The ADIMLab Gantry Blog Post (coming soon)

 

The Dremel Digilab 3D20

Most students will be familiar with the Dremel line of printers as they are used in the classroom. If you have children who will use the printer we usually recommend an enclosed printer such as the Dremel Digilab 3D 20. It is pretty much Plug and Play. The Dremel Digilab 3D 20, offers a print volume of  6" X 6" X 9".  All of the mechanics are enclosed and it is simpler to operate then many of The Open Build Plate models. Enclosed 3D printers usually start at $900.

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 The Dremel Digilab 3D 20. Blog Post (coming soon)

 

The Dremel Digilab 3D40

The 3D40 comes fully assembled from the factory and includes everything you need to go from unboxing to printing in ten minutes. The reliable assisted leveling process takes all the guesswork out of leveling the bed on your printer. The hassle free intuitive touchscreen allows you to easily control the printer. This fast and high quality printer gives you peace of mind when running it for hours. Its fully enclosed space and 3rd party safety certification leaves you without a worry. 

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Side-by-Side Comparison

 Printer

ADIMLabs

DigiLab 3D20

DigiLab 3D40

Price 

$499.95

$895.95

$1,699.00

Print Volume 

310*310*410 mm

230*150*140 mm

255*155*170 mm

Enclosed Build Envelope

No

Yes

Yes

Heated Bed

Yes

No

Yes

Auto Bed Leveling

No

Assisted

Yes

Available Filaments 

PLA, ABS, Wood, HIPS, PC, TPE, Flexible PLA

PLA

PLA, ABS, HIPS, PC, TPE, Flexible PLA, & more

Filament Out Sensor 

Yes

No

Yes

Illuminated Build Plate 

Yes

Yes

Yes

Accuracy

Z 0.04mm, XY 0.01mm

N/A

N/A

Print Quality

100 Microns

excellent bridging, overhangs and supports in up to 100 micron resolution

100–300 microns

Setup

2 sub assemblies

Full Assembled

Full Assembled

Ease of Operation 

Moderate

Easy
-Full-colour touchscreen control panel
-Removable build platform

Easy
-Full-colour touchscreen control panel
-Removable build platform

Best Suited for Children

No

Yes

Yes

Connection

SD card or USB

SD card

Connect to your Wi-Fi or Ethernet

 

 

The 3D Printing Workflow

Once you have chosen the right printer for your application and have set it up, now what. Well it's time to start 3D printing. Printing a 3D model is a little different than printing a document. To start with you will need to decide if you want to download objects or design your own models. If you choose to download objects to print, you can go to websites that offer free or paid 3D models. Most people use Thingiverse.com to find objects to 3D print. There are many other sites available to download things. It is discussed further in this blog post.

 Using Thingiverse y Blog Post (coming soon)

If you choose to design your own objects for printing, there is an array of design software available to you. Many of which are free or at least have free trial periods. One of the easiest to learn is a website called Tinkercad.com. It is very easy to use and will help you understanding how the 3D printing process works. Some of the free 3D design programs include Tinkercad, Meshmaker or Blender. Are discussed in the following blog post.

 Designing 3D Printable Things Blog Post (coming soon)

Once you have downloaded or designed your 3D model you will need to prepare the model for 3D printing. This step is referred to as slicing. There are several options for slicing software. Your 3D printer will always include a slicer with presets for that specific printer. The two most common slicers are Cura and Simplify3d. Cura is free and simply 3D sells for $150.00 USD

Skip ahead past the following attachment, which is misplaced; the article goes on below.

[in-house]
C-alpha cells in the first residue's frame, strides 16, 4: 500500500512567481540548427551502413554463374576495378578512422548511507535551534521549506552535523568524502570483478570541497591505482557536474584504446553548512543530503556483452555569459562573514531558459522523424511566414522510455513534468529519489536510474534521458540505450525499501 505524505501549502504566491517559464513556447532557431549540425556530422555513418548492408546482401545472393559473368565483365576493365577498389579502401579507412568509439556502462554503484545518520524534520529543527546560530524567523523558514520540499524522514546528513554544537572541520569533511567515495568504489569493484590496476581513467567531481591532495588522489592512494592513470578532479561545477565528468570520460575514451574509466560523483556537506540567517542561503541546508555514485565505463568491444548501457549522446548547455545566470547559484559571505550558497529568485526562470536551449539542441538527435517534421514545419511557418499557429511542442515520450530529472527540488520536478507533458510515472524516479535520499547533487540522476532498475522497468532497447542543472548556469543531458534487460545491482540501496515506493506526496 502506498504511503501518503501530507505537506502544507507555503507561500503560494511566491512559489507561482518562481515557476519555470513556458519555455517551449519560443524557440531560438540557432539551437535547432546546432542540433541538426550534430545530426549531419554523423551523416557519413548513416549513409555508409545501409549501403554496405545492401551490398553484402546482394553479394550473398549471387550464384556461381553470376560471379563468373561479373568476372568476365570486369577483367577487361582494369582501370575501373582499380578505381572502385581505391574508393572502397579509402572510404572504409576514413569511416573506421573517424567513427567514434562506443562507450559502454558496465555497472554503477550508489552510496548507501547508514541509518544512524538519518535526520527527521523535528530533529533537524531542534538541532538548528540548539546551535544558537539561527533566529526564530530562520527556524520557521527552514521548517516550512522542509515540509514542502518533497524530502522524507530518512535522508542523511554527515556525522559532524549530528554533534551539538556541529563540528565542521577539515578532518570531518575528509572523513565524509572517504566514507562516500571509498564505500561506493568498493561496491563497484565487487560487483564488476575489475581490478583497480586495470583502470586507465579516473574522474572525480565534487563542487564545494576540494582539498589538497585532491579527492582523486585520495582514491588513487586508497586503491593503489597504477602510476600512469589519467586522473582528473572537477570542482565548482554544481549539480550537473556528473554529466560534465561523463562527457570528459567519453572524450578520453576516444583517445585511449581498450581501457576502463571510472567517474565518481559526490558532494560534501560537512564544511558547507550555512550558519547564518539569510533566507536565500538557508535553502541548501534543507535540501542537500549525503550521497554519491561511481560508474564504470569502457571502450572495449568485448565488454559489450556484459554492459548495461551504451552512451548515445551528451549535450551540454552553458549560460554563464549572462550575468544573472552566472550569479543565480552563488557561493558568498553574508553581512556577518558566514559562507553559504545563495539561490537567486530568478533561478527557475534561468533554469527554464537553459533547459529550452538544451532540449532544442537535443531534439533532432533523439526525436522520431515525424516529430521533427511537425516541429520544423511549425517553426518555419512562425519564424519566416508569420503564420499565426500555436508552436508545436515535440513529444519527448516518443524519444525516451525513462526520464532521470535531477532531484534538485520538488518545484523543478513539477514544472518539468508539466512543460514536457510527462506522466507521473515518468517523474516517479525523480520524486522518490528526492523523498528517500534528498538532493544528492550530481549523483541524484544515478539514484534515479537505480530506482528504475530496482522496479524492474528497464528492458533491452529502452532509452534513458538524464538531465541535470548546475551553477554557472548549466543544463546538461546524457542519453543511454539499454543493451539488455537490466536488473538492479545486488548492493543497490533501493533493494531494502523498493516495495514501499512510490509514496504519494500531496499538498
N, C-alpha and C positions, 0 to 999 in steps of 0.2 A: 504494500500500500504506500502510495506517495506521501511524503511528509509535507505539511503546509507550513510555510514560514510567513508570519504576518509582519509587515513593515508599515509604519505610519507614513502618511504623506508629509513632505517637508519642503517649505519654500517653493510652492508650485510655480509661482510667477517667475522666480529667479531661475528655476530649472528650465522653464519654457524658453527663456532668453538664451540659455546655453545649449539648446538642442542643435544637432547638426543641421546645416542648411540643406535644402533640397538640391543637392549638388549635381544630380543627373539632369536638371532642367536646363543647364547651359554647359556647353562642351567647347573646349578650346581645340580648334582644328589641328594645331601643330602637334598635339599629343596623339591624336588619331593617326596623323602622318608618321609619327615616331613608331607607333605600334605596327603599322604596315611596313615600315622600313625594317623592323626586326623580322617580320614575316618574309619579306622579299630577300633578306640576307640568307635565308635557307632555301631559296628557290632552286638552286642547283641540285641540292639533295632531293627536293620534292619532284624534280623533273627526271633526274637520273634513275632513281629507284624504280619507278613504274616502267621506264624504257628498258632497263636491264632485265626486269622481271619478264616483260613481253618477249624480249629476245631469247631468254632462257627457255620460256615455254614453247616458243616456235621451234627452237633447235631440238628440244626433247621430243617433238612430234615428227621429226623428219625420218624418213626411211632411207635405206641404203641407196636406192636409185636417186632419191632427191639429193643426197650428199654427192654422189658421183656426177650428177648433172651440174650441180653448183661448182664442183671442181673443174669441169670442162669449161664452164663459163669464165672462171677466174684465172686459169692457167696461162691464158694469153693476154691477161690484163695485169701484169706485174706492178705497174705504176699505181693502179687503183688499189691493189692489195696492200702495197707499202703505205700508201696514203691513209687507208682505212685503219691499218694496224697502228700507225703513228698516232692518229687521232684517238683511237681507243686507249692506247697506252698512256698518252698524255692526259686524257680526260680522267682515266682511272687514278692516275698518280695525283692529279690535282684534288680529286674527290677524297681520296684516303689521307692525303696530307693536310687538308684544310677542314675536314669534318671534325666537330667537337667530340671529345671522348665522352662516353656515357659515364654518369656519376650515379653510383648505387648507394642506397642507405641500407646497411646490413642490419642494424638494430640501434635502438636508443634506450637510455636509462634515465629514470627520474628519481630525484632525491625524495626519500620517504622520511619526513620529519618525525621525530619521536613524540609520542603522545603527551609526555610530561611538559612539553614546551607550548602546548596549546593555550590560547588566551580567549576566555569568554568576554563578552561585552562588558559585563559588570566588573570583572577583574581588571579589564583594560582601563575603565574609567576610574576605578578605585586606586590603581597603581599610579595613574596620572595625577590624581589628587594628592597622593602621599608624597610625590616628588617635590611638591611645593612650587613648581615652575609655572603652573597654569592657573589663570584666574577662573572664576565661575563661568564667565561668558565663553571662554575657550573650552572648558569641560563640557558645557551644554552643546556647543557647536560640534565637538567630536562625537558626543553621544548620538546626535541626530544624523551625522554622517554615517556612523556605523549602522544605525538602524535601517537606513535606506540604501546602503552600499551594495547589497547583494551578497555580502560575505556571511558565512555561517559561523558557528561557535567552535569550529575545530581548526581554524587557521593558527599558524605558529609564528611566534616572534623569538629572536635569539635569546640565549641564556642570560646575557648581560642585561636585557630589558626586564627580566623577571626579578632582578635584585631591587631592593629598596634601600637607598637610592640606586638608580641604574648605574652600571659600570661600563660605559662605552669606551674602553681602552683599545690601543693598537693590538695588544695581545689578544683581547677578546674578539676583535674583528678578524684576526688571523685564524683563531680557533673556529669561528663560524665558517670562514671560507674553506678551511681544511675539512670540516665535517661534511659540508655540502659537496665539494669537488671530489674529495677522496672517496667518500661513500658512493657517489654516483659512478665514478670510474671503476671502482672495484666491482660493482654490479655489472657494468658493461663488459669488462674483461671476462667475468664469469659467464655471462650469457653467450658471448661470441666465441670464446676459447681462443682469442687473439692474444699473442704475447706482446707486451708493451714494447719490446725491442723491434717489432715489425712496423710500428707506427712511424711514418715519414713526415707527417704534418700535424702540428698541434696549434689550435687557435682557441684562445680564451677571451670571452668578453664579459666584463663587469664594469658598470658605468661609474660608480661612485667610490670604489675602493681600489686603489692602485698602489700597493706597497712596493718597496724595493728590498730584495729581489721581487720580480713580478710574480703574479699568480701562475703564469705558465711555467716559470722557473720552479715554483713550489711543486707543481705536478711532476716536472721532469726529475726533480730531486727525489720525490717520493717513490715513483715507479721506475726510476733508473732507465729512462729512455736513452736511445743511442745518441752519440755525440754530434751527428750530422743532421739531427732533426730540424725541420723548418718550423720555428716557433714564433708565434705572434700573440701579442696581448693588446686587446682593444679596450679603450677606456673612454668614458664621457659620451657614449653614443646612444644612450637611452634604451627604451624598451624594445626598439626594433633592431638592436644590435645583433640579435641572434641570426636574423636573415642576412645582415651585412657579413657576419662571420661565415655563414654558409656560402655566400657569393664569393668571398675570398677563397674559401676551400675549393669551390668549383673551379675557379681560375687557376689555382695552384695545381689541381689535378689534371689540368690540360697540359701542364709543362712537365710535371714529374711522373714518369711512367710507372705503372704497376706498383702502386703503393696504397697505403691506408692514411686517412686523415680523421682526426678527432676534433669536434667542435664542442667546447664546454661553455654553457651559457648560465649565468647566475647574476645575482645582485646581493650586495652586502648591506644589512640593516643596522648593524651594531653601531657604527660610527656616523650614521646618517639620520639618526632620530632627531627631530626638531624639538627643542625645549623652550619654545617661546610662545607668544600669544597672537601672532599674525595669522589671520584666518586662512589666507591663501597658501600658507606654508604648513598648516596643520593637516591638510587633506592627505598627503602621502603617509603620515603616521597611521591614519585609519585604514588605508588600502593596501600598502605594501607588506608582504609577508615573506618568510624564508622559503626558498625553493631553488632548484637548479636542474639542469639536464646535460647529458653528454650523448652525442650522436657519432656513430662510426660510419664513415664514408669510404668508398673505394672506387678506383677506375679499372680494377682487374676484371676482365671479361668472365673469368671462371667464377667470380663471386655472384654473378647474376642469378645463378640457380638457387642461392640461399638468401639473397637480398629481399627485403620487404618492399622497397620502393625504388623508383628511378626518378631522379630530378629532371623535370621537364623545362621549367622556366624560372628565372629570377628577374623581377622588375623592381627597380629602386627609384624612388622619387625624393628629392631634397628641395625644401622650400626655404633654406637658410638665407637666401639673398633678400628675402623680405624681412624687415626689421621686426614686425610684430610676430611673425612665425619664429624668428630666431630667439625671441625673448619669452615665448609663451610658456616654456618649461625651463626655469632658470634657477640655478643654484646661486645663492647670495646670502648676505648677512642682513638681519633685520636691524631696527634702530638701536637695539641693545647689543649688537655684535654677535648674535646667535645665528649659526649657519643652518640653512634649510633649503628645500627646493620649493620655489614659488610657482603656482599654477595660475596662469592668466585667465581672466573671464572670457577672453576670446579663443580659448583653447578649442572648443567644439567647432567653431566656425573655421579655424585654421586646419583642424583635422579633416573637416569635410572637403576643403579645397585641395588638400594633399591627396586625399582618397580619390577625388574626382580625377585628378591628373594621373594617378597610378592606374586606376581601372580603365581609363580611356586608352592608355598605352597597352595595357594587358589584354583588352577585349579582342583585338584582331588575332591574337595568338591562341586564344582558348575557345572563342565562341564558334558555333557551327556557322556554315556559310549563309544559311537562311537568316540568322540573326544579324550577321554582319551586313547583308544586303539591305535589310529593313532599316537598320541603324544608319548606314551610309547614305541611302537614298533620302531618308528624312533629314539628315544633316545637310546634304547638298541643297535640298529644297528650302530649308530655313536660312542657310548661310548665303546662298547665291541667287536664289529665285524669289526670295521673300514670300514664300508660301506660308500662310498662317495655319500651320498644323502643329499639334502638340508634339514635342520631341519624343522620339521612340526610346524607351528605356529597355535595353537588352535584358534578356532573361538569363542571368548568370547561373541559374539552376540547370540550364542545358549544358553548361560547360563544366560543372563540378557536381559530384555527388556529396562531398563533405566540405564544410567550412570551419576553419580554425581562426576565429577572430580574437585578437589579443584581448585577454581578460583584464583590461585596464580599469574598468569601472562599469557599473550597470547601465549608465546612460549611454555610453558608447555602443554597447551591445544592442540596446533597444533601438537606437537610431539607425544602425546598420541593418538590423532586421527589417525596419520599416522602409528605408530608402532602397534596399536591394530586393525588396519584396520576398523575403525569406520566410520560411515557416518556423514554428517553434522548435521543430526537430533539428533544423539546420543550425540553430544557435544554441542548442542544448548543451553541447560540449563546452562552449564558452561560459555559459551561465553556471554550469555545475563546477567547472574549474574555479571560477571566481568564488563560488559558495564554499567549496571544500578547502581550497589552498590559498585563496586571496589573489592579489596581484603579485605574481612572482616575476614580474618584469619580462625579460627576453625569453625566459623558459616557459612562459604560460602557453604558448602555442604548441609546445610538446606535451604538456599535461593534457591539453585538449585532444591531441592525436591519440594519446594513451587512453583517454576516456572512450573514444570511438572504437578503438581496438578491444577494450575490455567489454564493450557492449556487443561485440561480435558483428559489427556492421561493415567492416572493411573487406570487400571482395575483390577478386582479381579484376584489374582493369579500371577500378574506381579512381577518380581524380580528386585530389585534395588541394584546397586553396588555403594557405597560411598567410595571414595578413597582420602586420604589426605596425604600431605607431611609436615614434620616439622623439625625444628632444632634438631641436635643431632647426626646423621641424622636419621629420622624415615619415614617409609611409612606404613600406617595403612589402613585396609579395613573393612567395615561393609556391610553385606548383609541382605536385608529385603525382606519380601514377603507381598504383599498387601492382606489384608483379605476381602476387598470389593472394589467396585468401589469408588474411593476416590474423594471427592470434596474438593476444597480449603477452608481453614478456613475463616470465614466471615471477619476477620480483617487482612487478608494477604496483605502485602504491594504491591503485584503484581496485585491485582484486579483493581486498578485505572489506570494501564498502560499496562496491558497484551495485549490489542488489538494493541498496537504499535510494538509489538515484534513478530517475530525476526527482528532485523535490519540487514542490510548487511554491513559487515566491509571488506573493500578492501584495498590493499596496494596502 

Slicing software simply takes your model and slices it so your printer is able to print layer after layer. You're slicing software is where you decide how much infill you want, wall thickness, supports and dozens of other settings.

 Slicing Software Blog Post (coming soon)

 

Your First 3D Print Job

Once your model is properly sliced, you will need to preheat your printer and level the bed before starting to print. The slicing software will generate a G-Code file that is sent to the printer and includes all the parameters you have chosen for your model.

You are now ready to start 3D printing. The first or initial layer is of greatest importance. You should keep an eye on the printer until it has printed a couple of layers. If the initial layer is not properly adhered to the build plate your model will fail at one point or another. If the first layer isn't perfect, you are best to restart your print.

Once your model has been printed, wait for your build plate to cool before removing your model from the build plate. Once it has cooled, remove your model and examine it. If you are using supports, you will need to remove this material. Keep in mind that 3D prints take hours and sometimes days to print. You should periodically examine your print as it is progressing to ensure everything is printing properly.

If you have purchased your 3D printer from Envirolaser our staff are always be happy to guide you through the 3D printing process and answer any questions you may have about the setting-up your new 3D printer.

 

 Recommended Blog Posts:

 Terminology Blog Post (coming soon)
 Designing 3D Prints Blog Post (coming soon)
 Using Thingiverse Blog Post (coming soon)
 The ADIMLab Gantry Blog Post (coming soon)
 The Dremel Digilab 3D 20. Blog Post (coming soon)
 Using Thingiverse Blog Post (coming soon)
 Slicing software Blog Post (coming soon)

 Post Printing Blog Post (coming soon)

 Printer

ADIMLabs

DigiLab 3D20

DigiLab 3D40